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MODEL 1912 TRIAL SERVICE SADDLE RATION BAGS – IN LIKE NEW UNISSUED CONDITION - COMPLETE WITH ALL THE ORIGINAL WEB STRAPS AND LEATHER LACES – EXCELLENT SET:  As one of the evolutions in the series of saddle trials and development undertaken by the Ordnance Department during the early 20th Century, the timely approval and issue of the Model 1912 Trial Saddles to a number of regular army cavalry units for testing in the field coincidently as the deteriorating political situation in Mexico threatened the security of the southern border of the United States, guaranteed the 1912 Trial Equipments’ place in US military history.   

Designated in 1912 as the model name suggests, and developed, manufactured and made available for issue by 1916, the majority of the cavalry units that Gen. Black Jack Pershing led south across the border in March of that year on his “Punitive Expedition” were mounted on the Model 1912 Trial Saddles.  The months spent in Mexico provided the opportunity for such personalities as Pershing, Patton, Eisenhower and a host of others to not only hone their military skills, but unknowingly begin their assent onto the world stage to fulfill the roles they would play during the following thirty to forty years.  This happenstance of timing, and the association with such famous personalities, secured for the Model 1912 Horse Equipments what may have been an otherwise unattainable niche in Ordnance Department history.   

This set of Model 1912 Service Saddle Ration Bags as they were titled by the army, served the dual functions of a pair of saddle bags, attaching to the saddle across the rear of the cantle, or when reconfigured, served as the soldier’s pack when he was dismounted.  Having survived in excellent condition, this set was never issued and has not suffered any of the effects of poor storage in the years that followed that damaged so much of the early 20th Century equipment.   

This set has never been assembled into the configuration in which it would have been worn by a dismounted soldier, nor do they show any evidence of having been attached to the saddle, rather this matching pair presents just as it left the factory.  In its current configuration, the pair are separate as they would have been to be assembled by the soldier to mount on the rear of his saddle.  The configuration as assembled for wear as a pack by a dismounted soldier is shown below in the photographs of the plates in Ordnance Department Manual Description and Directions For Use And Care of Cavalry Equipment Model of 1912 printed in 1916.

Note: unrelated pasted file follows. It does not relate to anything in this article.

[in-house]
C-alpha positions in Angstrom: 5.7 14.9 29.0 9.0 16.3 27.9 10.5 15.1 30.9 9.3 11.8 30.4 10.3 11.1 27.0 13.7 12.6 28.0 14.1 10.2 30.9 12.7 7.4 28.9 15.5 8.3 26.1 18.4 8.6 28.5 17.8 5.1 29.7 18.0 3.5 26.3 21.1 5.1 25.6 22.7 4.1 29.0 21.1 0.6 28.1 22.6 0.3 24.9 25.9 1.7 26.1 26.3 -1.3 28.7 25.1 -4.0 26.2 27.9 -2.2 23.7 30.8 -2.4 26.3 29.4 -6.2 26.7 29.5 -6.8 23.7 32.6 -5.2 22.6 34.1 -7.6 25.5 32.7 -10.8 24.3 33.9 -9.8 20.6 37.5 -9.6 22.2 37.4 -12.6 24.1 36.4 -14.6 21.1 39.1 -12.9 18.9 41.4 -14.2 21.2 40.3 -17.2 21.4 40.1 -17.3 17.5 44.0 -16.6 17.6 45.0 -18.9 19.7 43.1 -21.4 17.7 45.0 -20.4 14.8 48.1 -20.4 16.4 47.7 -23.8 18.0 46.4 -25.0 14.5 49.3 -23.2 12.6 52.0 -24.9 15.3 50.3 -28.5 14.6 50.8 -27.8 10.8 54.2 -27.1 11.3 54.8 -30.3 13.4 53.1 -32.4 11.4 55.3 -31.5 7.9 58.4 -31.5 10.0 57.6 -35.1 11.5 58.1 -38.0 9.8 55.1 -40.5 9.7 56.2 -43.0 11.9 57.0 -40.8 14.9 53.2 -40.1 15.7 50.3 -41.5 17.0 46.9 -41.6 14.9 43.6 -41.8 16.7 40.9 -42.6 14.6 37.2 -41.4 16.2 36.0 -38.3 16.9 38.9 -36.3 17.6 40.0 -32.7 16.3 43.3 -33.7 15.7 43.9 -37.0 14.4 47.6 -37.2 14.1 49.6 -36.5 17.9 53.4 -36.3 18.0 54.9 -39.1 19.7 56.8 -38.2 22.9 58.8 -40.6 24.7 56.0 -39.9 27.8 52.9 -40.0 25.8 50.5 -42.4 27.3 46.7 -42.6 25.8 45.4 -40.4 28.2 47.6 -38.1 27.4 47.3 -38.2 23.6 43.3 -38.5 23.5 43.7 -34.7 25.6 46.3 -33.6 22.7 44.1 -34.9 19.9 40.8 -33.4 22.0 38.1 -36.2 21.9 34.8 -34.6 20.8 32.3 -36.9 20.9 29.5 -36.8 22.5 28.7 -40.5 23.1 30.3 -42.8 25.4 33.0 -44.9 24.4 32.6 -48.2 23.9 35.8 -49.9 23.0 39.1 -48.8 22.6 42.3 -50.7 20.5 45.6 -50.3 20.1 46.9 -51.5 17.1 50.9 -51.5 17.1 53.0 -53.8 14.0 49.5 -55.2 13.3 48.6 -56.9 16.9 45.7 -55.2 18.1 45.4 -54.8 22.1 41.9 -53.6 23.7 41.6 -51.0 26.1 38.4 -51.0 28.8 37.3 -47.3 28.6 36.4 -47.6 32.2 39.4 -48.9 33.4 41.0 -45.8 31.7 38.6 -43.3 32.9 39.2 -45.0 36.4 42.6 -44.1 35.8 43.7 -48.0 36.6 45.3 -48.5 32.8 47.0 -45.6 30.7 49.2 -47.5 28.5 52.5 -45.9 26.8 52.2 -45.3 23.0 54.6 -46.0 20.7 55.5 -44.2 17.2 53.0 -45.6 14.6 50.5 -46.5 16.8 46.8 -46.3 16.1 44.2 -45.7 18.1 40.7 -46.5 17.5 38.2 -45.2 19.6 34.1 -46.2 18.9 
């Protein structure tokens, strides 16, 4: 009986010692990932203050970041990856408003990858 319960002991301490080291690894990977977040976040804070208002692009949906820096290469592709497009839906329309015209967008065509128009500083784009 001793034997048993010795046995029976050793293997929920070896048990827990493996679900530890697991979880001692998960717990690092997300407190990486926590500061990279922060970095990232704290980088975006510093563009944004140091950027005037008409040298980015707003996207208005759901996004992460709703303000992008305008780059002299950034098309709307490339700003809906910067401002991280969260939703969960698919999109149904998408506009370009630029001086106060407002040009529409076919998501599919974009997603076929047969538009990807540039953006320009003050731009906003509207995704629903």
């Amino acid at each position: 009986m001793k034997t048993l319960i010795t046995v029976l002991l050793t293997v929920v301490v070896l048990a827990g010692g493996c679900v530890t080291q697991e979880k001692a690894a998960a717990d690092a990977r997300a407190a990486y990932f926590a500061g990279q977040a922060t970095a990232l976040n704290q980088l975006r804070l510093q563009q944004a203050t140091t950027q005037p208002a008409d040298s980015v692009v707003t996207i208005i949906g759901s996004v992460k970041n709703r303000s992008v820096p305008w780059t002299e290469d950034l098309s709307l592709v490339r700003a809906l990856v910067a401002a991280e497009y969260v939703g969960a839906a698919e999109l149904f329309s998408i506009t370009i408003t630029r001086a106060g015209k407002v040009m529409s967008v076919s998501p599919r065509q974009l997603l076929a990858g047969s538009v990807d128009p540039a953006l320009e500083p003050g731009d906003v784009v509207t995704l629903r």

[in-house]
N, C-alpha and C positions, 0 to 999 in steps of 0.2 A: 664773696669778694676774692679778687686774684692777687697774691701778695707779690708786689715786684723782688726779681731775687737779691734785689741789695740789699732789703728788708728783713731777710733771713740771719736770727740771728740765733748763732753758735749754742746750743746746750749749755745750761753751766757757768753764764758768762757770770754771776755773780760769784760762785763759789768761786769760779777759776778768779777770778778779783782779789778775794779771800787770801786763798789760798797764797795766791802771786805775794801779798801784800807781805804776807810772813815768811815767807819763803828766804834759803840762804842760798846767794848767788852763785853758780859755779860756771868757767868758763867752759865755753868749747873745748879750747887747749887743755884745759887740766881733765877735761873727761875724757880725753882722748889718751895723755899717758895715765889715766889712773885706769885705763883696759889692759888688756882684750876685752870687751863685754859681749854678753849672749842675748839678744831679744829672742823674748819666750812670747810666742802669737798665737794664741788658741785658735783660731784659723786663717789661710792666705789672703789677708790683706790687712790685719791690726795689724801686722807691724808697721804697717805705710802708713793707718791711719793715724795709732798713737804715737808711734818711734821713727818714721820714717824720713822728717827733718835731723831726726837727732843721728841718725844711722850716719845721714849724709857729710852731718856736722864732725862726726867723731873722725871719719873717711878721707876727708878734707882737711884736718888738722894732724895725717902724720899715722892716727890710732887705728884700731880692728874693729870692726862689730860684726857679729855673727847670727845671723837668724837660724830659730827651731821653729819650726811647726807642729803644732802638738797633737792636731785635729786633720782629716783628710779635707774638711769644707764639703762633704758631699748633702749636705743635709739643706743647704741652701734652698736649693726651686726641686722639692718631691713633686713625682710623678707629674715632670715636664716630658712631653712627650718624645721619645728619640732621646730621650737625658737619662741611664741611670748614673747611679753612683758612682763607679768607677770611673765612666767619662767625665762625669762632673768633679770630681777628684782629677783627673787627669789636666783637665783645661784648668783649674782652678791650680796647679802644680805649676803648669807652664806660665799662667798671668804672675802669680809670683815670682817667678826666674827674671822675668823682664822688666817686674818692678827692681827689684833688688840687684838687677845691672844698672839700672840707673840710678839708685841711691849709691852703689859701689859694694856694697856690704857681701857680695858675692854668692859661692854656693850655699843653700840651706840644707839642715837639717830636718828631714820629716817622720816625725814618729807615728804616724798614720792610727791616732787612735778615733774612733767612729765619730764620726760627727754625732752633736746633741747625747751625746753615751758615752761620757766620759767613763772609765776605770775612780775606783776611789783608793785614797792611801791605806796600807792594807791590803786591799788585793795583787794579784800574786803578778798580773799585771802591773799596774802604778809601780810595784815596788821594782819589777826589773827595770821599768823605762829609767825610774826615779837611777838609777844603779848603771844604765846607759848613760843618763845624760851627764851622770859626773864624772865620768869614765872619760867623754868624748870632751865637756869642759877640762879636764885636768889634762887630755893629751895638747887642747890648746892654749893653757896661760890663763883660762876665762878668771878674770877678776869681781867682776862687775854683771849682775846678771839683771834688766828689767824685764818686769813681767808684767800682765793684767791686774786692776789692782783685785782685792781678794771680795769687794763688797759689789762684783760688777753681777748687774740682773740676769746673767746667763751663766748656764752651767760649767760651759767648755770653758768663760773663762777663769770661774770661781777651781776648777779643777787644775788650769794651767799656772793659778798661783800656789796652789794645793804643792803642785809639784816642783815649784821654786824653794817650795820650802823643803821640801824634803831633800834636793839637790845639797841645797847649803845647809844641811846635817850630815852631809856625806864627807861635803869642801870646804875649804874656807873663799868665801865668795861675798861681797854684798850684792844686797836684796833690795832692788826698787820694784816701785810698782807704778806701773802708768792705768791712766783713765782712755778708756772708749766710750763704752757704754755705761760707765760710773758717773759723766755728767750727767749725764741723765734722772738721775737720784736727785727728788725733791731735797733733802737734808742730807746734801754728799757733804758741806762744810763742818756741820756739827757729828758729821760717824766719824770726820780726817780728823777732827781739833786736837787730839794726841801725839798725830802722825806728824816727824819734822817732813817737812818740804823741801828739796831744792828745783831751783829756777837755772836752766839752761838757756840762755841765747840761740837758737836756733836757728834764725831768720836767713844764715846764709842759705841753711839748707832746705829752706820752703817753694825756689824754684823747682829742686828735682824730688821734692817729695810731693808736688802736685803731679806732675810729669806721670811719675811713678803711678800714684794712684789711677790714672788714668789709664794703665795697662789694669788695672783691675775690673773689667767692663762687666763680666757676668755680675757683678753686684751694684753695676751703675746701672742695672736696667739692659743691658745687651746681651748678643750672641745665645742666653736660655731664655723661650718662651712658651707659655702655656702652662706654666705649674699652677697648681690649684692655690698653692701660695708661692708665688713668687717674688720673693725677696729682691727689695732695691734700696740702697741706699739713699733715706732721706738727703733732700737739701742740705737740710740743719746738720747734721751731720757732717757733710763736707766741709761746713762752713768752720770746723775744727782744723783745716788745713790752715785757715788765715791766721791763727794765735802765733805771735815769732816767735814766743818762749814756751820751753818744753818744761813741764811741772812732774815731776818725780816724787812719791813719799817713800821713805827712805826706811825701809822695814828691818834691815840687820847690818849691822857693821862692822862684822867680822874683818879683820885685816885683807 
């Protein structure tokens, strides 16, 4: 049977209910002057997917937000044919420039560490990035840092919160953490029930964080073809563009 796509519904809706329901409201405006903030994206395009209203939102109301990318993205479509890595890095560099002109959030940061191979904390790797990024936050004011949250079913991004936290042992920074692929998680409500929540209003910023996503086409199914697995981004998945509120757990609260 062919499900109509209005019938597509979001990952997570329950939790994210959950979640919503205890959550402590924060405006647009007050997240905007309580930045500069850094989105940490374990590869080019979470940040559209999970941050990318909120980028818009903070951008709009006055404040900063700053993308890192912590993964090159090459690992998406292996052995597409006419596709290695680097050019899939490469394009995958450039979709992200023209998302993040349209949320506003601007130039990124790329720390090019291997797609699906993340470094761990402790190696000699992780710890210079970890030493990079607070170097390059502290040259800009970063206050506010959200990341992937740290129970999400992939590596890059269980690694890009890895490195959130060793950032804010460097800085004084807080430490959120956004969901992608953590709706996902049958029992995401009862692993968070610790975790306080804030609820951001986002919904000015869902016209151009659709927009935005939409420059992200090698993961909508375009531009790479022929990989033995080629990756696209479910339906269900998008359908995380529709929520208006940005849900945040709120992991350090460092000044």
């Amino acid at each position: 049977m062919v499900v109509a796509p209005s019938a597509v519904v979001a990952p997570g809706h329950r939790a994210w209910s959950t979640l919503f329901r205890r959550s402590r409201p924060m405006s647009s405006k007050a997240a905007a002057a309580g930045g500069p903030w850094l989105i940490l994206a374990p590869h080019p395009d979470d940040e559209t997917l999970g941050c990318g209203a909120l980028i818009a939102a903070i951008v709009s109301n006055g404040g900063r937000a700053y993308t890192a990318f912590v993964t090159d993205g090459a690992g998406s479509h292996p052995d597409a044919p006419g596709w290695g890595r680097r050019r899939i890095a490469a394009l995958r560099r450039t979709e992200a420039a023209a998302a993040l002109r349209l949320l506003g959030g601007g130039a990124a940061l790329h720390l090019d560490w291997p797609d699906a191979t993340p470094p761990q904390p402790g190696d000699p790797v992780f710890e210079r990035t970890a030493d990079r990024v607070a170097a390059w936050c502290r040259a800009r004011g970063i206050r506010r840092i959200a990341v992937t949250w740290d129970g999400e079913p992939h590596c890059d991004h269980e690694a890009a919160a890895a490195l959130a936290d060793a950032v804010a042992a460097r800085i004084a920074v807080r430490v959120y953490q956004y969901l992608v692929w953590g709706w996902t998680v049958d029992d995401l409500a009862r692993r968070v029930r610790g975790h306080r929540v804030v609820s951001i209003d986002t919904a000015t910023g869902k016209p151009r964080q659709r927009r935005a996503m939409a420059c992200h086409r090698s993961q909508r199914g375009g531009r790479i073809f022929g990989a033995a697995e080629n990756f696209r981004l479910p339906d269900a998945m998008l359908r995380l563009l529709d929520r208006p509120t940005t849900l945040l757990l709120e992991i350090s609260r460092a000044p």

The canvas duck is very clean with no wear, stains or other damage.  All of the metal fittings are present with the majority of the original blackened finish present and intact.  The front of both flaps is stamped “US”, the interior of each flap, and the interior of each meat can pocket is stamped “P.B. & CO.”, and “1918”.  The original leather laces for lacing the outer flaps of the two ration pockets together when the bags are worn in the dismounted configuration are both present and full length.   

It is important to note that this set is complete with both of the original “belt and stay straps” – the short dual-purpose straps which are seen in the photographs below attached to the bottom of each bag.  These bags stabilized the set when mounted on the saddle and in turn when worn as a pack, the straps were moved to the billets on the body of the suspenders and the snap hooks engaged the eyelets on the top edge of the soldier’s cartridge belt in order to distribute the weight of the pack.  These straps are often missing from these sets and once separated from the set are virtually impossible to replace.      

Complete sets of the Model 1912 Ration Bags, once available, are no longer easily found on the market, and certainly not in this “new old stock” unissued condition.  This is an excellent set to complete your Model 1912 Service Saddle which could never be upgraded.   (0906) $750  



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